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Visitors in a Premises Liability Case

Serving Families Throughout Jacksonville

The term “premises liability” refers to the responsibility a landowner has for their visitor’s safety. When you think of someone filing a slip-and-fall lawsuit, they are using premises liability laws to justify their claim.

A landowner’s level of responsibility changes depending on the land and its visitors. Some property owners must take the utmost care of their visitors, and others can mostly keep their distance.

In this article, we will discuss the different types of visitors a property can have, revealing the degree of liability the landowner has toward them.

Business Visitors

Legally, people who visit a business are called “invitees.”

Our society runs on money, and so does our very survival. When someone enters a business, whether they intend to buy something or not, they could potentially trade their money for goods. Therefore, they are partially trading away their means of survival. Furthermore, that business receives the money, allowing it to profit off its customers.

For all these reasons, a business is responsible for its customer’s safety. The next time you go into a store, notice how carefully everything is placed. Pay attention to how often you see a wet floor sign or some other warning of potential dangers. Most likely, this is not an example of the business having a deep concern for its patrons. It is the business protecting itself from potential lawsuits.

Visitors on public land are also invitees. As residents, they helped pay for this land through taxes, so they are deserving of a high level of care.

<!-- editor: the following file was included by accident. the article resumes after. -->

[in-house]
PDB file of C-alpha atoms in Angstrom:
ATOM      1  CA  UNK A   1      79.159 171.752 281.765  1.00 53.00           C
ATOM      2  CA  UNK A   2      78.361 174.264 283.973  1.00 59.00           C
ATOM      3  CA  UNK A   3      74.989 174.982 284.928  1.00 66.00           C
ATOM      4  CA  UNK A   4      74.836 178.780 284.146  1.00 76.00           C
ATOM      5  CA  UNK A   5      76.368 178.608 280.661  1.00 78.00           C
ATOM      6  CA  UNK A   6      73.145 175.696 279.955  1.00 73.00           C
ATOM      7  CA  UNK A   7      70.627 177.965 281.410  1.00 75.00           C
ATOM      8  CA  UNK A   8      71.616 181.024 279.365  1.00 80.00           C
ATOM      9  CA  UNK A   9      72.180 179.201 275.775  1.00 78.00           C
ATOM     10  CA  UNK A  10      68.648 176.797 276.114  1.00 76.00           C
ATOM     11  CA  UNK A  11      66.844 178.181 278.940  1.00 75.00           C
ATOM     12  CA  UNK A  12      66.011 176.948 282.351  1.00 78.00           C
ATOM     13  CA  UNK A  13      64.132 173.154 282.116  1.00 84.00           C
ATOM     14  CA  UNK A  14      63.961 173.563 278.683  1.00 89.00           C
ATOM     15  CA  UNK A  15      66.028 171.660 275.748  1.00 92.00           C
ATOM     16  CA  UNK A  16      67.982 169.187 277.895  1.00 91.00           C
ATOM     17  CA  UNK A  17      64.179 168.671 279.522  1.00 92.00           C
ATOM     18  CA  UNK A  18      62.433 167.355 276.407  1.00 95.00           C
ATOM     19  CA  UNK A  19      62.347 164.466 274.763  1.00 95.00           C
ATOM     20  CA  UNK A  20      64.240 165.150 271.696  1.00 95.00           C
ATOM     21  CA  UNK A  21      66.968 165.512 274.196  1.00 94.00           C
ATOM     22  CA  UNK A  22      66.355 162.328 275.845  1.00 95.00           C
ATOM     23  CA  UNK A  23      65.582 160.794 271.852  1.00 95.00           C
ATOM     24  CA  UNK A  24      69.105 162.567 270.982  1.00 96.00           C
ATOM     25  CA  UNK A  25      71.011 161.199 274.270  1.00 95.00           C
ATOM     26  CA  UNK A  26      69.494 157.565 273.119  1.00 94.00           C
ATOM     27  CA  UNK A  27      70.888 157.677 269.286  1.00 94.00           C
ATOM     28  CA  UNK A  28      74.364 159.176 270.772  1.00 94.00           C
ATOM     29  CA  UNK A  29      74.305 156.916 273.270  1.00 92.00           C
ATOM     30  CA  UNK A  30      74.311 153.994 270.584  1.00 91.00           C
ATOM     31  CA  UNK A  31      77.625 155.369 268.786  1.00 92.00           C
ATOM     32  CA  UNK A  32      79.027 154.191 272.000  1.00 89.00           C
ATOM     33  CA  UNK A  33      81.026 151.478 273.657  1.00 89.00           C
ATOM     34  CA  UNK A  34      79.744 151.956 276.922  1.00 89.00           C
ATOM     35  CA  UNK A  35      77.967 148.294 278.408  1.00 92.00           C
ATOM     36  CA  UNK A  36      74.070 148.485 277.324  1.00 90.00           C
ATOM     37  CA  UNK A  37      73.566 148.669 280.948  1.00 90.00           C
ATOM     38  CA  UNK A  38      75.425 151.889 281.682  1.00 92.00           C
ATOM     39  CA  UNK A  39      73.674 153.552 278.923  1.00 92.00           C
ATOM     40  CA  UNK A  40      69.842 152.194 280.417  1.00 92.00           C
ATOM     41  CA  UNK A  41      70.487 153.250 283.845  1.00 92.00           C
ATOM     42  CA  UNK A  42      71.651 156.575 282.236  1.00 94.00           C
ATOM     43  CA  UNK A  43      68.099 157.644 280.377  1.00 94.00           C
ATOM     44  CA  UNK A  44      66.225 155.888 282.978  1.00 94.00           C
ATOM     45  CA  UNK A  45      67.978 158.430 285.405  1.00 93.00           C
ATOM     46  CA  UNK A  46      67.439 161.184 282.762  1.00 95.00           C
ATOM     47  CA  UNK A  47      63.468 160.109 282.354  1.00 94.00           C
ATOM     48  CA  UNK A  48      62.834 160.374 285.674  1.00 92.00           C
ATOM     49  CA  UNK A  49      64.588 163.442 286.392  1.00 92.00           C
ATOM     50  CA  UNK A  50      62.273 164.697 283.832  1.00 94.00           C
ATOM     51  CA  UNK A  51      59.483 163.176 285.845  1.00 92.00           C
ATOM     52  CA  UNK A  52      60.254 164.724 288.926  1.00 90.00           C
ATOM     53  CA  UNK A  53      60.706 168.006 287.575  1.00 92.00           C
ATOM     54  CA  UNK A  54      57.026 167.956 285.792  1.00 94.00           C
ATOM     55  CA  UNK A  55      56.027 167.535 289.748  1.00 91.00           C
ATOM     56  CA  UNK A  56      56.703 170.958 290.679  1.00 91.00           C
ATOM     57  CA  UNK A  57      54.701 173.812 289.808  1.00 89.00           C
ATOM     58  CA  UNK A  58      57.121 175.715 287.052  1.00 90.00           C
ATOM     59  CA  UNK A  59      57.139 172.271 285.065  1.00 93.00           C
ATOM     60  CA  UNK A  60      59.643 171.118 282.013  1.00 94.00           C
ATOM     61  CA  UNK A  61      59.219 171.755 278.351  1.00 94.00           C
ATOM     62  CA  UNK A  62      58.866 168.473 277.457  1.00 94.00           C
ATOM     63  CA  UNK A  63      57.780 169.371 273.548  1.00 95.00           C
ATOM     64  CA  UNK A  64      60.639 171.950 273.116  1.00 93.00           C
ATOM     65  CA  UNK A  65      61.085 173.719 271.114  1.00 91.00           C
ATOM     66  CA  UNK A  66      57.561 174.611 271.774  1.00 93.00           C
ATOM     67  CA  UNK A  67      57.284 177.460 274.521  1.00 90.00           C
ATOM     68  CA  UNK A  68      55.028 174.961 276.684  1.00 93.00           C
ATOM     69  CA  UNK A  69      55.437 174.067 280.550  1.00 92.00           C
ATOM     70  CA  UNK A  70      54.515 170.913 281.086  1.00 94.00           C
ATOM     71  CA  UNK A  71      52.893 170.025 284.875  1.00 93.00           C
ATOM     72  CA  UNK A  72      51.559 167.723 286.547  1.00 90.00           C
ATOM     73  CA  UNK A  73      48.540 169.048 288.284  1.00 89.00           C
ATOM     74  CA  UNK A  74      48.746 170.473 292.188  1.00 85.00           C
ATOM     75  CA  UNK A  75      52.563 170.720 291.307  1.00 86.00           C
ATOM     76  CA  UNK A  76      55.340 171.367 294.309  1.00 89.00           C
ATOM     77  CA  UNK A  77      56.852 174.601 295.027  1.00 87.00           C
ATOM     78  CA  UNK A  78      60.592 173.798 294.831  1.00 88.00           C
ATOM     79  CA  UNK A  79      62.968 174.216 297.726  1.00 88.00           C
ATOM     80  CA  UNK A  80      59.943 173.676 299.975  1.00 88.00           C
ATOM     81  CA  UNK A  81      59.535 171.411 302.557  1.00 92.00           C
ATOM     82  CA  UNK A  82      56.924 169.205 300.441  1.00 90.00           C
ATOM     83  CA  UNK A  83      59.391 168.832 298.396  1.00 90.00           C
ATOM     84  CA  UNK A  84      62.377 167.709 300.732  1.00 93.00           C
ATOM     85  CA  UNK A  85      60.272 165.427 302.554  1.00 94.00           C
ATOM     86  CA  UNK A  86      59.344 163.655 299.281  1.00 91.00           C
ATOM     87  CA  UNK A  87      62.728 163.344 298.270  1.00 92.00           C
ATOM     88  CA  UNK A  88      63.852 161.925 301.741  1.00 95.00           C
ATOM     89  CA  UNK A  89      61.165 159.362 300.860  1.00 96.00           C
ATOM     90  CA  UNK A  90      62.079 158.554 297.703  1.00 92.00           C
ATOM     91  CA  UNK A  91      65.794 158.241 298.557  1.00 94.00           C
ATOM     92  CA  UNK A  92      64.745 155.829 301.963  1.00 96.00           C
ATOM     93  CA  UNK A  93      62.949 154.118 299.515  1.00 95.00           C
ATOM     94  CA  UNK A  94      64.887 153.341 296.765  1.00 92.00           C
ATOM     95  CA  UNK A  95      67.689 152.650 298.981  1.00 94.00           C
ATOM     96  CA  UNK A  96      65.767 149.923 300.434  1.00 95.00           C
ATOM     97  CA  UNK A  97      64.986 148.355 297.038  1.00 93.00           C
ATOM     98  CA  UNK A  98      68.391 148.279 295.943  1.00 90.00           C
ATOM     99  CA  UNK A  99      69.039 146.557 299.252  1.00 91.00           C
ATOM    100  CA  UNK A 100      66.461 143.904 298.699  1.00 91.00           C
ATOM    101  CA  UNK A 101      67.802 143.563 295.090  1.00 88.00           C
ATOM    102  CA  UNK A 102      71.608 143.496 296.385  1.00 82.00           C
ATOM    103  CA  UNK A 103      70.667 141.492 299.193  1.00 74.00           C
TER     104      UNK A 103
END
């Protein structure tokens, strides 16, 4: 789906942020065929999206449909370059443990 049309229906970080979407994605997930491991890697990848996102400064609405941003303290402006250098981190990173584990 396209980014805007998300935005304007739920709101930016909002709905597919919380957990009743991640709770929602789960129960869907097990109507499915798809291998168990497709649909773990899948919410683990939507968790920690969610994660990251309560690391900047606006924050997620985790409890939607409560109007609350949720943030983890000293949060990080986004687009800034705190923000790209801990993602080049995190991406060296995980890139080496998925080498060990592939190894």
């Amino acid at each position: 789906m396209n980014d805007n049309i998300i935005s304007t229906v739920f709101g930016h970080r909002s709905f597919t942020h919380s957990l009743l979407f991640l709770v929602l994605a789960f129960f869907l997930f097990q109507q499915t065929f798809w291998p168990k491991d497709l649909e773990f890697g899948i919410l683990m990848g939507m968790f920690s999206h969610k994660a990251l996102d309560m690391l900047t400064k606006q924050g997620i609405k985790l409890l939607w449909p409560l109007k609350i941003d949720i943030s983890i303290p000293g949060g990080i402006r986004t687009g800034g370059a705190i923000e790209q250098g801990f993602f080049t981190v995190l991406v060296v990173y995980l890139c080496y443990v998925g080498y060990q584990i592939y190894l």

Private Property Visitors

When you visit someone’s home or private land, you are a “licensee” on this property.

Essentially, the landowner gives you “license” to use the property as they would. They can, of course, bar you from certain areas. In the areas you do use, however, you are responsible for yourself. If you, for instance, burn yourself while using the stove, it’s legally the same as if the homeowner burned themselves.

Private landowners cannot, however, endanger their visitors. If there is an area of the home that is dangerous, the property owner must inform their visitors ahead of time. They also cannot be grossly negligent, overtly setting up their visitors to be injured.


Believe it or not, all landowners are also responsible for protecting trespassers. Legally, a trespasser has the right to assume there are no unreasonable dangers on a property. For instance, you cannot set up hidden death traps to hurt someone who illegally enters your home.

You may have traps in your yard or a guard dog, but you must provide adequate warning. Your “beware of dog” sign is for your protection, not the trespasser’s.

Trespassers do assume a degree of risk whenever they enter a property. Imagine a homeowner who drops a glass in the kitchen right before leaving. They are in a hurry, so they decide to clean up the mess when they get back. In most cases, this is perfectly fine. The landowner is under no obligation to keep their floors free from glass in case someone breaks in.

The Attractive Nuisance Doctrine

You must be aware of how children will see your property. This is due to the “attractive nuisance” doctrine. The law recognizes that kids do not always consider the consequences of their actions, and small children may not even fully understand the concept of land belonging to someone.

If you have something on your property that could attract children, you must create a reasonable barrier to keep them from getting in. This includes swimming pools, empty cars or refrigerators, etc.

There is no standardized list of what makes an attractive nuisance. Essentially, you need to look at your land and ask yourself, “Is there anything here that a kid might want to play with?” If your answer is “yes,” then you need a fence, wall, or something else to keep kids out.

Your barrier must also be sound and sturdy. If there is an opening or loose section that’s small enough for a child to squeeze through, you could be held responsible if they hurt themselves on your land.

If you’ve been hurt on someone else’s land, our firm is here to help. You can schedule time with us online or call us now at (904) 701-0591.